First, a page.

Or when someone decided to run our Constitution through the shredder.

Or…well, you know, this could end up being an awful long list, now that I think about it.

On the other hand, would any one person have been able to make much of a difference at the time? It’s hard to say. Consider how more moderate voices in the executive branch were gradually forced out of their positions by the hard-liners. Or how the whole “Plame-gate” scandal got started because former Ambassador Joe Wilson spoke out publicly about his findings regarding administration claims that the Iraqis were attempting to acquire “yellowcake” uranium from sources in Africa. Or how U.S. Attorneys who refused to institute prosecutions against Democratic officials on flimsy pretenses were replaced by ones willing to take the case. Or…well, I guess this one could be a pretty long list, too.

So maybe there were plenty of people who were in touch with their inner Antigone, but they weren’t able to get the word out widely enough, or weren’t taken seriously by the media.

Our wonderful, consolidated, corporate-controlled, authoritarian-enabling mainstream media.

Where am I going with all this? I’m not really sure, to be honest.

Over the past few months or maybe years, my own inner Antigone has been reawakening. Stretching and rubbing the sleep out of her eyes after a long slumber. And I think that very soon, she’s going to be ready to take her act back out on the road.

I’m going to be making a few big changes in my life over the next few weeks, so my posting here will be a bit erratic for a while. I’ve decided to take fall semester off from my graduate studies, get out of Redstatesville for a while, and see what kind of trouble I can get myself into in the last few months before the November election.

It should be fun. Or at least interesting, which is often nearly as good as fun, and sometimes even better.

I’ll keep you posted, my dear non-existent readers (and also the one or two of you who have been leaving comments lately), when my plans are a bit clearer. For now, however, I have a six-year-old’s birthday party to attend one state over, so I need to be hitting the road.

And lest there be any doubt in the matter, I still think Bush and Cheney ought to be impeached.

jane doe

* I used the masculine pronoun throughout my description of Milgram’s experiment instead of making it gender-neutral because back in the days when the study was being conducted, nearly all human psychological research used only white males as study participants.

For many years, the field of psychology, like the field of medicine, treated white males as the norm for the entire population, and everybody else who was not a white male was considered merely a deviation from the norm. The fact that most of the early psychological and medical research was also being conducted almost exclusively by white males is probably just a coincidence.

This lead to a lot of situations where the psychologists and doctors trying to apply the results of research to their patients found that the treatment or intervention (whether psychological or medical) did not work as advertised when dealing with patients who were not white males. This was particularly problematic on the medical side of things, as there were patients who actually died or suffered serious complications because their bodies did not respond the way a white male’s body would to the medications or dosages their doctors prescribed.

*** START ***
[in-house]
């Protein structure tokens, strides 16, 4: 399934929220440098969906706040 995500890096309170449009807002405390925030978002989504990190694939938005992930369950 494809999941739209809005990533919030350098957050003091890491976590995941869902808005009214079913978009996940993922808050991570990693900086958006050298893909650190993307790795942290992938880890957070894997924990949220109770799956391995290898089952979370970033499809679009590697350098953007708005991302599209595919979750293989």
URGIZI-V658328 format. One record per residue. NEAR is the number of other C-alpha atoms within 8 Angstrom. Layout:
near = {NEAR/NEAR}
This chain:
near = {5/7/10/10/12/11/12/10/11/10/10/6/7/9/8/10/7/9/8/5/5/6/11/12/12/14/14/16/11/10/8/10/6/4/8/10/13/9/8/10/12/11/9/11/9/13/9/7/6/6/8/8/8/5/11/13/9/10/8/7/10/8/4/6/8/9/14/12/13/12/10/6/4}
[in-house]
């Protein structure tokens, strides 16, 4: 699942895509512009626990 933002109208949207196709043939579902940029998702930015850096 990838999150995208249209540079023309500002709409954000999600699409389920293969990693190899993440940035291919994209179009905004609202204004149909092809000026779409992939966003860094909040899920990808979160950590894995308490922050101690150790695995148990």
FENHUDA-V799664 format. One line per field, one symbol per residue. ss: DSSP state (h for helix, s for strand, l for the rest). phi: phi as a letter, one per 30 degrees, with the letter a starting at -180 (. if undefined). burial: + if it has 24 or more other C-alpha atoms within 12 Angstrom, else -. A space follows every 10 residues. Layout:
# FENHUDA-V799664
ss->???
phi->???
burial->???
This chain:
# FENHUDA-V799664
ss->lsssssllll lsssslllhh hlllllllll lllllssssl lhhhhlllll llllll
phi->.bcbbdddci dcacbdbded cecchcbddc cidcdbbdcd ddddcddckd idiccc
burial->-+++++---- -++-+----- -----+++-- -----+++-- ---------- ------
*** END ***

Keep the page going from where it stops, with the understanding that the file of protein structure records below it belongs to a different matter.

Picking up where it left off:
Often the most dangerous assumptions are the ones we don’t even realize we’re making.

What does this have to do with the rest of the post? Nothing, really. I just thought I’d mention it.


On July 5th, I posted one plausible reason why the Democratic leadership in Washington has been so reluctant to institute impeachment proceedings against a clearly corrupt White House. Basically, I suggested that they were waiting until Bush was out of office to begin any prosecutory action in order to avoid any attempts by the alleged president to pardon his minions for their criminal wrongdoing.

I’d like to retract that post, along with anything nice I may ever have said about the Democratic congressional leadership.

The always excellent Glenn Greenwald certainly shot my theory down yesterday. (Not that he was actually taking aim at it or anything. I’m sure he has far better things to do with his time than read my humble little blog.)

In his column at Salon.com (which I strongly encourage reading in full), Greenwald very neatly summarizes the evidence that in fact the principal reason for the Democrats’ inaction is that key members of the Democratic leadership (including Nancy Pelosi) were briefed early on about two of the biggest scandals to come out of this administration: the torturing of detainees in Gitmo and elsewhere, and the illegal wiretapping program that our Democratic-controlled Congress so graciously granted Bush and the telecoms immunity for last week.

Suddenly, the reason for their willingness to roll over on these issues becomes clear: because any investigation in conjunction with impeachment proceedings (or any other prosecution) will inevitably reveal that these key Democrats knew what was going on, and yet said and did nothing to stop it.

Can we just impeach all of them? Now, please? Do we really have to wait until November to throw these people out of office?